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Readers learn about Hamlet's occupation as a student in Act I.ii. Hamlet, King Claudius, and Queen Gertrude are all discussing the grief they feel over Hamlet's father's death. The Queen seems ready to move on with life. Hamlet is struggling and is somewhat suspicious of both the Queen and newly crowned King. This causes the King to offer his services as a new father to Hamlet. In this moment, readers learn that Hamlet had been studying in Wittenburg:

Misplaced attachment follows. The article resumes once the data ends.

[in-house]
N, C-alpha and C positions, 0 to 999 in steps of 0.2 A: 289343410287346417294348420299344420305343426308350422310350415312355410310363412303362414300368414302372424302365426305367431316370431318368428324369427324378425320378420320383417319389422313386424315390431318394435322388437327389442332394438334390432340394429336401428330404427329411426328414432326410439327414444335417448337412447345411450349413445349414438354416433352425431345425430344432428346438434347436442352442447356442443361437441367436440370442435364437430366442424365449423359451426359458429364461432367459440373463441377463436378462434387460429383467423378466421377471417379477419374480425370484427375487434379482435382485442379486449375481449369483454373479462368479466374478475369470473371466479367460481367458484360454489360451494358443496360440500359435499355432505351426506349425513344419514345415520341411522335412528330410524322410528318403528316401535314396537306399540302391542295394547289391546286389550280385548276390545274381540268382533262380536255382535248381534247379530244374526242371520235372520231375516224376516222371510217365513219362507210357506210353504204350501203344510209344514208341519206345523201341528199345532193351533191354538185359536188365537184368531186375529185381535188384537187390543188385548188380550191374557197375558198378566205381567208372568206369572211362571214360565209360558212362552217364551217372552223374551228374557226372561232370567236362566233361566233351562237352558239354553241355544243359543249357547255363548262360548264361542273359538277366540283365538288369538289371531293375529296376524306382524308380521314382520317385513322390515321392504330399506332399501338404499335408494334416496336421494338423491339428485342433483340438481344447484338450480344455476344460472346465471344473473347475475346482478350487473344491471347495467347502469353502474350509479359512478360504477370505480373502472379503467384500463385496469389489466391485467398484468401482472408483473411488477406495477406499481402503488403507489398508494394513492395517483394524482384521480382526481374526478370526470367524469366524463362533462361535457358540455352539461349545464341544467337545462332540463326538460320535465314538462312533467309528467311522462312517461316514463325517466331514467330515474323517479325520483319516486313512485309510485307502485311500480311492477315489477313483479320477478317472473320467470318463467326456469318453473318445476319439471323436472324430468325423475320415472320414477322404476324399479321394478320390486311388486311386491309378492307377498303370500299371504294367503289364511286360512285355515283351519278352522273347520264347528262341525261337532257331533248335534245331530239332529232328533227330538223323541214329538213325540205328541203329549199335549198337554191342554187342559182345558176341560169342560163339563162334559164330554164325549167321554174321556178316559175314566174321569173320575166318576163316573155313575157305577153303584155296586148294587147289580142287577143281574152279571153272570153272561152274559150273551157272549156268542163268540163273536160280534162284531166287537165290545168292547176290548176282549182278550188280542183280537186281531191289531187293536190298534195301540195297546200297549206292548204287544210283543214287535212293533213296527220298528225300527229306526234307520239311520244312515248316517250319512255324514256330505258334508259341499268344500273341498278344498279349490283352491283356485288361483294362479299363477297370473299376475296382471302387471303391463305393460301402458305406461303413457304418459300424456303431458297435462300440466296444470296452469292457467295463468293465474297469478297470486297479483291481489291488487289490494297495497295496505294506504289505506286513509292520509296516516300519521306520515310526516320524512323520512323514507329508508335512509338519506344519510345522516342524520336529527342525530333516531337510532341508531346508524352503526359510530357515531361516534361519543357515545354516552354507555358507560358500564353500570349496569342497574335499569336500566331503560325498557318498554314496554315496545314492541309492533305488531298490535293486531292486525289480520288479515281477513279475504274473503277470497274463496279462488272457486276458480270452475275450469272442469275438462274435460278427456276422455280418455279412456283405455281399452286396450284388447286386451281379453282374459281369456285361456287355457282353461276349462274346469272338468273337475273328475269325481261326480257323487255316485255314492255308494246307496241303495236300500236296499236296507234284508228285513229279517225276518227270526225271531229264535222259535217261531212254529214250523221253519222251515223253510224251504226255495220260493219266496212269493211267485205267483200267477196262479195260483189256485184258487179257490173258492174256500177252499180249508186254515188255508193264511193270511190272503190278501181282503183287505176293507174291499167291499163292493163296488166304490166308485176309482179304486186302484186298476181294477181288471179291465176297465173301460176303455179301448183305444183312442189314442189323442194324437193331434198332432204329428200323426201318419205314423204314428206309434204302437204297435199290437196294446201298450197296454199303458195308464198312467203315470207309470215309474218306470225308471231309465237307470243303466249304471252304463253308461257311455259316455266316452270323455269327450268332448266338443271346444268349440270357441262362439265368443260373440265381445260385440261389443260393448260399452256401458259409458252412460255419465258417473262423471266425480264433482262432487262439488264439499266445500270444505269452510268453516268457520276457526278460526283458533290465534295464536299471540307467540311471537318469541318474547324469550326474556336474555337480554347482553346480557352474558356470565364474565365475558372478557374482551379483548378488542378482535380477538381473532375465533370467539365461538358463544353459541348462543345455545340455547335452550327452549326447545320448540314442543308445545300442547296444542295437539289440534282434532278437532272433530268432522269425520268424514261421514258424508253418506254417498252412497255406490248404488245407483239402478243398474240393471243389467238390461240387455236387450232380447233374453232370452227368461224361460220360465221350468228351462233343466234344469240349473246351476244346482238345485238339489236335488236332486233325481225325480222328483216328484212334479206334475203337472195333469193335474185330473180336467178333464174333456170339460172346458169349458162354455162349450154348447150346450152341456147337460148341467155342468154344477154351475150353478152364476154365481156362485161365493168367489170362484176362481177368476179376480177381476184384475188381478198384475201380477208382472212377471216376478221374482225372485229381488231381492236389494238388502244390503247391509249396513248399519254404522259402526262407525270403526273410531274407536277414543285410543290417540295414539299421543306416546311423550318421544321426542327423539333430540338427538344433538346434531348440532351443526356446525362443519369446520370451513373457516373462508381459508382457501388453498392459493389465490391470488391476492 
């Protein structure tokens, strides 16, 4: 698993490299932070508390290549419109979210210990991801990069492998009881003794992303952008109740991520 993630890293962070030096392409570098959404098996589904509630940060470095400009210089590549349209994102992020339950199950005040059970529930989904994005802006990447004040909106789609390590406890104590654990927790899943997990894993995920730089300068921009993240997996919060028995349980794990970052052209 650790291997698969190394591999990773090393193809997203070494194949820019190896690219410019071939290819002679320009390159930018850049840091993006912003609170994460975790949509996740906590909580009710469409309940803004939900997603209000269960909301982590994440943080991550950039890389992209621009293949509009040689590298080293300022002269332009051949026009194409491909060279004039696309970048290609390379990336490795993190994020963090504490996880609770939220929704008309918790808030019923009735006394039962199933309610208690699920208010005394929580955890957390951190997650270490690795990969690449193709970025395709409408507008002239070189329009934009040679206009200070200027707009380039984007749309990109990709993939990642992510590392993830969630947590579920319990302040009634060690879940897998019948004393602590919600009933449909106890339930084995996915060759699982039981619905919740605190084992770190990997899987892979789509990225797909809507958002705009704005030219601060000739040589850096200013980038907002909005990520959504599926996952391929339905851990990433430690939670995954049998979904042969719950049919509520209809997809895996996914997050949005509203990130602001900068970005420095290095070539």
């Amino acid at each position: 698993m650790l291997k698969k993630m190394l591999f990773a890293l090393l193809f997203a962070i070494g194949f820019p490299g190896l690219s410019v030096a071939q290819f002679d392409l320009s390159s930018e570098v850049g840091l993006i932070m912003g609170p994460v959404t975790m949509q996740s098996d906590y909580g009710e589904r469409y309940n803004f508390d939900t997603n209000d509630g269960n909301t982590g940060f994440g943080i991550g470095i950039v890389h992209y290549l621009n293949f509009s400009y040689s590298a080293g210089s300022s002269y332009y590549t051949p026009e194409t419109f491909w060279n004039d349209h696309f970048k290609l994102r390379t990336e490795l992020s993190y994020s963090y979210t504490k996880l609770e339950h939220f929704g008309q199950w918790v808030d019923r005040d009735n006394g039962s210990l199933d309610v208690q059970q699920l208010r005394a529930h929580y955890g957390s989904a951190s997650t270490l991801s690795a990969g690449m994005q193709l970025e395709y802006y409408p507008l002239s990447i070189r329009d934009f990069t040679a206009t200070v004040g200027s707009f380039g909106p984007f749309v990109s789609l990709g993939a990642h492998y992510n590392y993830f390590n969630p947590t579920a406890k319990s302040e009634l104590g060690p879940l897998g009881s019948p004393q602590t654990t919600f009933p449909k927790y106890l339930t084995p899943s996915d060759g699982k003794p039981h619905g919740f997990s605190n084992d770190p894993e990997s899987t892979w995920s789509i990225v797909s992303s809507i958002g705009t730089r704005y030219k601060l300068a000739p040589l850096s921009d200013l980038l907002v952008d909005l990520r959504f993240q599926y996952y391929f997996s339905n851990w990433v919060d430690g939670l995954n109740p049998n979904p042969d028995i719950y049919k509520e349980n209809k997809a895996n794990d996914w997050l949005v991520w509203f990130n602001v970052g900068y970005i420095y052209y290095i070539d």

And with no less nobility of love
Than that which dearest father bears his son
Do I impart toward you. For your intent(115)
In going back to school in Wittenberg,
It is most retrograde to our desire;
And we beseech you, bend you to remain
Here in the cheer and comfort of our eye,
Our chiefest courtier, cousin, and our son.
This topic arises as the King and Queen hope to KEEP him from going back to school. They would rather he stayed home in the "cheer and comfort" of these living quarters, but most specifically under the watchful care of "our eye". It is important for the reader to understand Claudius wants to keep his eye on Hamlet.
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